This morning I finally opened last Thursday's email from David Pogue, the consumer technology columnist for The New York Times, pointing me to Pogue's blog post about a new ebook app from former Vice President and presidential candidate Al Gore.
I hurried over to read it because as someone who's a little underwhlemed by the ebook reading experience -- and who imagines ebook readers doing routine things (e.g., looking up a word, making marginal notes) better than they do today -- I wanted to see what Gore's version had brought to the party.
So I sped through Pogue's enthusiastic report on Gore's iPad/iPhone/iPod Touch version of his book Our Choice but, because I don't have an iPad, iPhone, or iPad Touch I was a little frustrated by merely reading about something that sounded like very much more than a book.
Then I started browsing the blog comments.
The first thing I noticed was that comment #2 had been removed. The Times had replaced it with their bland and opaque "abuse" boilerplate:
This comment has been removed. Comments are moderated and generally will be posted if they are on-topic and not abusive. For more information, please see our Comments FAQ.I scrolled down a little further and found that comment #5 had also been removed. Next, I noticed that comment #8, from asz of Erie, PA, while fully intact, was a little persnickety:
I don't agree or disagree with Al Gore, but please don't regurgitate publicist PR junk into such a valuable column. One more of these, Dave, and I'm checking out of your mailing list. I don't have time for it. Let him buy an ad.Gosh, I thought. Was Pogue's review that unctuous?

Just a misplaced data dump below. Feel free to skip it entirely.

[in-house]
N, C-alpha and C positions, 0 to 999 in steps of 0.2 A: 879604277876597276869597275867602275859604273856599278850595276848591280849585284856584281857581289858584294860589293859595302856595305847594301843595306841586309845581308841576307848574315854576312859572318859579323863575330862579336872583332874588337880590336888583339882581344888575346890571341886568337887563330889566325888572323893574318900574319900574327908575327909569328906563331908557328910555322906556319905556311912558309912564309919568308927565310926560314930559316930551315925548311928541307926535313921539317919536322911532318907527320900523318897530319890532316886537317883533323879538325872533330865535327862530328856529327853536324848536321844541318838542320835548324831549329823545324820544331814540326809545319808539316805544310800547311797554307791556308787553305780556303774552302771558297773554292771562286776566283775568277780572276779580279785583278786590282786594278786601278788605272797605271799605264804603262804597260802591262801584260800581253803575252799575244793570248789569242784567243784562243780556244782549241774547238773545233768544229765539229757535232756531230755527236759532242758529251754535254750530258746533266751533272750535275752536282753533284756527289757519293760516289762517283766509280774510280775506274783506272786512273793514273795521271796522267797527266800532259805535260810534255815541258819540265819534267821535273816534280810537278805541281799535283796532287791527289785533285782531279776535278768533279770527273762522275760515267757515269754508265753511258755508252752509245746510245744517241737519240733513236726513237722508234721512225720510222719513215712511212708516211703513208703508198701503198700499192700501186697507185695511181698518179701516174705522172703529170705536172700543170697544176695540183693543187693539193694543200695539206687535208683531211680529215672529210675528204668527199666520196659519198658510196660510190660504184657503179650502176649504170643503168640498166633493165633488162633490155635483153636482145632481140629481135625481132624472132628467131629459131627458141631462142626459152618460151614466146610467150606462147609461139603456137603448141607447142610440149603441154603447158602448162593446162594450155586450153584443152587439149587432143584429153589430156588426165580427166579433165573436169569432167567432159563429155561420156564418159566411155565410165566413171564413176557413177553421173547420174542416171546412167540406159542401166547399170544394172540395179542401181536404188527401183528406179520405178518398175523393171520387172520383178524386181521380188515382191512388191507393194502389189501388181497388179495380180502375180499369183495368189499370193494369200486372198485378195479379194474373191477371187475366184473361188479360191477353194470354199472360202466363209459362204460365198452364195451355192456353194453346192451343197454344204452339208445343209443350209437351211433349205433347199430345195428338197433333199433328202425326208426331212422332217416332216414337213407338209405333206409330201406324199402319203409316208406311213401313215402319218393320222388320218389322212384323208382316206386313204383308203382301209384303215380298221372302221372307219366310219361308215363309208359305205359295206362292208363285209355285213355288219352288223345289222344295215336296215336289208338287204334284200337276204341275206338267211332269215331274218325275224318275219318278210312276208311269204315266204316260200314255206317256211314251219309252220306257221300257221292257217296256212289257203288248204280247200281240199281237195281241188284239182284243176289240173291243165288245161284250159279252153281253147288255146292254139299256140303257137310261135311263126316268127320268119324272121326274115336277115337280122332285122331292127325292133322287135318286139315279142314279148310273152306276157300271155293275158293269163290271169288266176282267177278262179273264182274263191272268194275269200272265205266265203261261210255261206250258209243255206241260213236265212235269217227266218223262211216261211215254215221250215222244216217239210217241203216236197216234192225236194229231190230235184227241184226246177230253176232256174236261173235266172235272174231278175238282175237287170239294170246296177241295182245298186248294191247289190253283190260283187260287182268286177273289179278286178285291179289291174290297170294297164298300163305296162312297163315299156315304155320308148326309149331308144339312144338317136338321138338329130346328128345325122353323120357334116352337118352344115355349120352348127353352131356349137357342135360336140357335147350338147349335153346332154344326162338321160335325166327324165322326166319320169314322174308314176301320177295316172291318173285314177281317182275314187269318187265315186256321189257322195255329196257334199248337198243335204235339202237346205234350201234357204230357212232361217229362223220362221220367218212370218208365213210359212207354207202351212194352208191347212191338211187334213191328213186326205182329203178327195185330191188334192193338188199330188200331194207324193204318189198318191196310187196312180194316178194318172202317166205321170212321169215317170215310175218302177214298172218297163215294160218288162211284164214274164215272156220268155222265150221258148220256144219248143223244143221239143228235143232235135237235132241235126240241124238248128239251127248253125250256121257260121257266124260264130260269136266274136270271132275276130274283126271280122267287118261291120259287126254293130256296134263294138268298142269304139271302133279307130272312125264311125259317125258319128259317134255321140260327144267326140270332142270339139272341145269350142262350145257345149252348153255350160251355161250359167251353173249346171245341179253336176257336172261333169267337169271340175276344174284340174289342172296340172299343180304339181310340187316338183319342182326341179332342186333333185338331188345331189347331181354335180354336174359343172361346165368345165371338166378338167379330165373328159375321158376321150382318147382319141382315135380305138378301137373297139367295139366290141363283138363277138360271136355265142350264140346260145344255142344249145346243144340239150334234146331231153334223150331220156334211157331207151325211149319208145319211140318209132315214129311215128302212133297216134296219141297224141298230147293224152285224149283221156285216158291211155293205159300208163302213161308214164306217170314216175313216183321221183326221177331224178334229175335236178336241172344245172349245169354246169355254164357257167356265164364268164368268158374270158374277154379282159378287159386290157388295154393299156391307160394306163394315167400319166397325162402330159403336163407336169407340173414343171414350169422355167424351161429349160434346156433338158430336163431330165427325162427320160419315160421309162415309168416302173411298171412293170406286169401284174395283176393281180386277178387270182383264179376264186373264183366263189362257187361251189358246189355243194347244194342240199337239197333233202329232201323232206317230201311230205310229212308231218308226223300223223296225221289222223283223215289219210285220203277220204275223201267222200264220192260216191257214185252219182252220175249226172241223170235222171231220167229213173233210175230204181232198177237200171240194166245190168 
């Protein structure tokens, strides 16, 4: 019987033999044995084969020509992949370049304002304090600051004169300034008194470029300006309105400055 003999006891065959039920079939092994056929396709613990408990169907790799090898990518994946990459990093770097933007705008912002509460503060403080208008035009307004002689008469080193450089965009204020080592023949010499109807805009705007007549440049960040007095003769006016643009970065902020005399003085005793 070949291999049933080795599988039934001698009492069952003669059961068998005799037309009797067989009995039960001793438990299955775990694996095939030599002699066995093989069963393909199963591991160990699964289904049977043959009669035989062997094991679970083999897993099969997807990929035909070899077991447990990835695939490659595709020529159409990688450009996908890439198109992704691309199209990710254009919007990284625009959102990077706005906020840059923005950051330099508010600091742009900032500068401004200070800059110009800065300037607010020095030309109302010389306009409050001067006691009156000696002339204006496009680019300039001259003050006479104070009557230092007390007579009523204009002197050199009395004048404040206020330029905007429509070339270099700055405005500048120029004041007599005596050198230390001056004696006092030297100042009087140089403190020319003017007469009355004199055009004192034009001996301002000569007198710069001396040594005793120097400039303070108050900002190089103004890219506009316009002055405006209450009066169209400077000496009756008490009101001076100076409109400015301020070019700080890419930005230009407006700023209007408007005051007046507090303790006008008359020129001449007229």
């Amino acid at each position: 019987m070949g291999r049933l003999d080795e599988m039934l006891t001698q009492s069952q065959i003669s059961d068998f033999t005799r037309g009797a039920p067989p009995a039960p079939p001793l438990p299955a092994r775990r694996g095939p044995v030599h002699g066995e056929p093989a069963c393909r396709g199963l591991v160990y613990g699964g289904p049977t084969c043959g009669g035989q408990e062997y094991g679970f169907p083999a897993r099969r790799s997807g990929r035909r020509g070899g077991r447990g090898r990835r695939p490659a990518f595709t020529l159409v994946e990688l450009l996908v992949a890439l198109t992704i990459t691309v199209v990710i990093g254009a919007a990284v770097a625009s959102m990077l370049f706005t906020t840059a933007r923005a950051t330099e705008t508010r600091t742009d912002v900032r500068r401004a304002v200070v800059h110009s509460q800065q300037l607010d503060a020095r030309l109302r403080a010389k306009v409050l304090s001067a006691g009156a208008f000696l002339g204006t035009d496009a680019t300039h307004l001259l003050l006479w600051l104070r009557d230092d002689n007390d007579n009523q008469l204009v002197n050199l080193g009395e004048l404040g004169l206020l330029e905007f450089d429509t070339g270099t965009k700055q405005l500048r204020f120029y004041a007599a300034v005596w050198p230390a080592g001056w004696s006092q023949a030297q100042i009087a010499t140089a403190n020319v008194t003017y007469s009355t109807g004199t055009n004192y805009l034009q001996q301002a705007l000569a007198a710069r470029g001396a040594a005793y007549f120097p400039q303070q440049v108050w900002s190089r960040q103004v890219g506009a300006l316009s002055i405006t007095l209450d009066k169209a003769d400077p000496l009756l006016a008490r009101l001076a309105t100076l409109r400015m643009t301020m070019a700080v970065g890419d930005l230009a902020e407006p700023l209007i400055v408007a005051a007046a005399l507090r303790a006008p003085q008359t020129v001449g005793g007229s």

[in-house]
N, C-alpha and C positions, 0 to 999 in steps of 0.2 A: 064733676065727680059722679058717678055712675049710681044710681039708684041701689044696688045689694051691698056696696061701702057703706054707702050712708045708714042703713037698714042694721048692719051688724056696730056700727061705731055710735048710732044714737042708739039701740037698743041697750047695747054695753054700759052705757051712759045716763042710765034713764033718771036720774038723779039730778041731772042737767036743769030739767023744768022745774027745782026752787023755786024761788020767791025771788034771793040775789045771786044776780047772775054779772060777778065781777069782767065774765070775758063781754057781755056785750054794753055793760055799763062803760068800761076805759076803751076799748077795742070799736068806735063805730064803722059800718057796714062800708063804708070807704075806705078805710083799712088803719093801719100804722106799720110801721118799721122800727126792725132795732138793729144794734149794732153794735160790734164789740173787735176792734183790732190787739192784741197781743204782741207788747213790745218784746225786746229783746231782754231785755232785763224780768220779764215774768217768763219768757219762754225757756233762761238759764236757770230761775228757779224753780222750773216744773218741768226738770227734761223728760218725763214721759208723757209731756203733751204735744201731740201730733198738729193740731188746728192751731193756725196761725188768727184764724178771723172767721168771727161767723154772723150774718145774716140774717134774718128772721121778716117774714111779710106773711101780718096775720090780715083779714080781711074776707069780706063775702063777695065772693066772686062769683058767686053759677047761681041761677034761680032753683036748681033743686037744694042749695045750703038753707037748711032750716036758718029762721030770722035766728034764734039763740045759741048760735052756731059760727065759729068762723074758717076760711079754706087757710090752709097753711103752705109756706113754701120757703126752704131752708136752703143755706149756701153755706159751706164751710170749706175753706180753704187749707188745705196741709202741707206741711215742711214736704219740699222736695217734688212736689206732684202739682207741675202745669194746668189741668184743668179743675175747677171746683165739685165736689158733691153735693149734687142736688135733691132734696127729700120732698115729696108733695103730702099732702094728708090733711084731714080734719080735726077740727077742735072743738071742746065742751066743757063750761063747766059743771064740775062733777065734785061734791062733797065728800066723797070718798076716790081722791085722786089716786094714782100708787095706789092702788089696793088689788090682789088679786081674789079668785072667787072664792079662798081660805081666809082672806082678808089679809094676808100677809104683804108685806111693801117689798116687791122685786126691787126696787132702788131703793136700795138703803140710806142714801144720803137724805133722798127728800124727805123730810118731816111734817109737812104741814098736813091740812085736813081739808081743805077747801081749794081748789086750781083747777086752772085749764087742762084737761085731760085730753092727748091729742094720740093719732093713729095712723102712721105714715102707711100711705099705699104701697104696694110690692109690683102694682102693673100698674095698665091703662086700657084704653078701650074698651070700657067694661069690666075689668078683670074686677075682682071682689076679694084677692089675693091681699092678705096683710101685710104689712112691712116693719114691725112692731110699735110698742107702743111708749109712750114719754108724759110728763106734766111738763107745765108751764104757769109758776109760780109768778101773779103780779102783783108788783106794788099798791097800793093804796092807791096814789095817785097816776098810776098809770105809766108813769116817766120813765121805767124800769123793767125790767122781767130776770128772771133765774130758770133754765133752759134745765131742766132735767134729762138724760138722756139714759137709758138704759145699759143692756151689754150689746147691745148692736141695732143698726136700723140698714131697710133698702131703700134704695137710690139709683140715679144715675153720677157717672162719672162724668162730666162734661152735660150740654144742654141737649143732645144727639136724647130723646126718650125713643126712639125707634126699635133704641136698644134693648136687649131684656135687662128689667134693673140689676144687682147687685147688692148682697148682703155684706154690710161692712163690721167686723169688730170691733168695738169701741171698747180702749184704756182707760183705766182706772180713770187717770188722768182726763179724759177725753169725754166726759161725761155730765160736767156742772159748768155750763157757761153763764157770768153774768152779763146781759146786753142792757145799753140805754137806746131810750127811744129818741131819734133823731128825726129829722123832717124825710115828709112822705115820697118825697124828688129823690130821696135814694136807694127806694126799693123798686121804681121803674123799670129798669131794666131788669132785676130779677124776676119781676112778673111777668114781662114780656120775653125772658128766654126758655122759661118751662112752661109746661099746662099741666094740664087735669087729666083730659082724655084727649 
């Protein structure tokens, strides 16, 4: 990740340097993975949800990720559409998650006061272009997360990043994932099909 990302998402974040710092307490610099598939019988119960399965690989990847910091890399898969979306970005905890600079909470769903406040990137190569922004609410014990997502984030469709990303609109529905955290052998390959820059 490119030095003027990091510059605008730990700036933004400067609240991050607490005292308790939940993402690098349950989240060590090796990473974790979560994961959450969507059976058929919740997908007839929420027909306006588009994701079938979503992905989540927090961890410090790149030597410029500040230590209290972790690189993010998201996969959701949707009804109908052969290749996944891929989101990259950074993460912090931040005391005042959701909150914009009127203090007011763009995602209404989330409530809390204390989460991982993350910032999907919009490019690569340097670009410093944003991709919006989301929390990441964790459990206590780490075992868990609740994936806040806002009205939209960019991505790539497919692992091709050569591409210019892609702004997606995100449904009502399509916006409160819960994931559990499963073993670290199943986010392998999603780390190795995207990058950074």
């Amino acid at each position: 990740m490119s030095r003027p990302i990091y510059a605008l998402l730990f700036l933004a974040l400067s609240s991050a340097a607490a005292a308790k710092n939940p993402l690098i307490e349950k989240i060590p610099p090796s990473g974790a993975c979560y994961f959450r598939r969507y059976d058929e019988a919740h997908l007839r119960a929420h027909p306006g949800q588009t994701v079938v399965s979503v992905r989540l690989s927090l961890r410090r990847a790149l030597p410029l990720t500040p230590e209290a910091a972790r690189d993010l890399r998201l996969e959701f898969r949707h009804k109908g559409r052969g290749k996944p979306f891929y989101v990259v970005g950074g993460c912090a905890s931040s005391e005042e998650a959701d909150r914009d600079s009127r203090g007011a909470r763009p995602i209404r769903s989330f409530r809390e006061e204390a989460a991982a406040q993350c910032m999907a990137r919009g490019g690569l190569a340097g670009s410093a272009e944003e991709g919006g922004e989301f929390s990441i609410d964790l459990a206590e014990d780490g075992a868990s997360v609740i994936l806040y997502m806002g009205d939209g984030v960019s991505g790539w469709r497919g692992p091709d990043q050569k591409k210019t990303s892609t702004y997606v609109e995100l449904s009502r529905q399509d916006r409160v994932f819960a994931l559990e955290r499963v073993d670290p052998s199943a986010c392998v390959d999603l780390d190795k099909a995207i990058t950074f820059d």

As I plowed on it became clear that most of the comments weren't from tech enthusiasts eager to weigh in on the UI (user interface) pluses or minuses of Gore's book/app -- or the thinking behind it (from PushPop Press).
Instead, there were 3 consecutive jokes about Gore having invented the Internet. And by comment #23 Dbulleit from Atlanta had done asz from Erie one better and asked to be removed from Pogue's subscriber list:
This hurts, as I've followed and admired your BLOG for years. That said, please remove my name from your list. "It’s vintage Gore: persuasive, careful, reasoned..." Please!!! You'd do well to keep your Valentines private (as the large majority of informed scientist and engineers will tell you that Gore has unparalleled penchant for distortions, half-truths and outright demagoguery).It's not that I'd never before noticed this kind of behavior from Pogue's readers.
Anyway, I know this comment isn't likely to see the light of day; but, IMHO it's a sad day: to see a writer of your caliber stoop to such blatant, obsequious pandering.
When I worked at Barnes & Noble.com and Pogue wrote an enthusiastic review of the NookColor I noticed what seemed to be dozens of hostile comments by Kindle owners. Since for years Amazon had been eating B&N's ebook lunch I couldn't help enjoying these protests ... but it was a sobering reminder of just how emotionally invested people become in their tech choices.
So it shouldn't have surprised me that many of the comments about Gore's app skipped the app and went straight to Gore's views. These commenters were emotionally invested in their political choices, too -- and those choices didn't include Gore.
But then, their comments also suggest that the novel interactivity of the former veep's app -- however elegant or involving -- is doomed to fail at persuading those Gore must surely think most in need of persuasion. And that an app with a political point of view, no matter how inventively designed, can be dismissed, unopened, as easily as any printed book.
BTW: one of the comments did mention a presentation of Gore's app that one of Push Pop's founders, Mike Matas, made at a recent TED conference. It's brief but gives you a good idea -- possibly better than Pogue's review -- of what Push Pop is doing for (or to) ebook reading.
Postscript: on August 2, 2011 Facebook, of all online businesses, announced they'd bought Push Pop Press. My guess is Zuckerberg and company are mostly interested in the company's talent in designing user interfaces -- it's hard to imagine they want to get into the interactive book publishing business.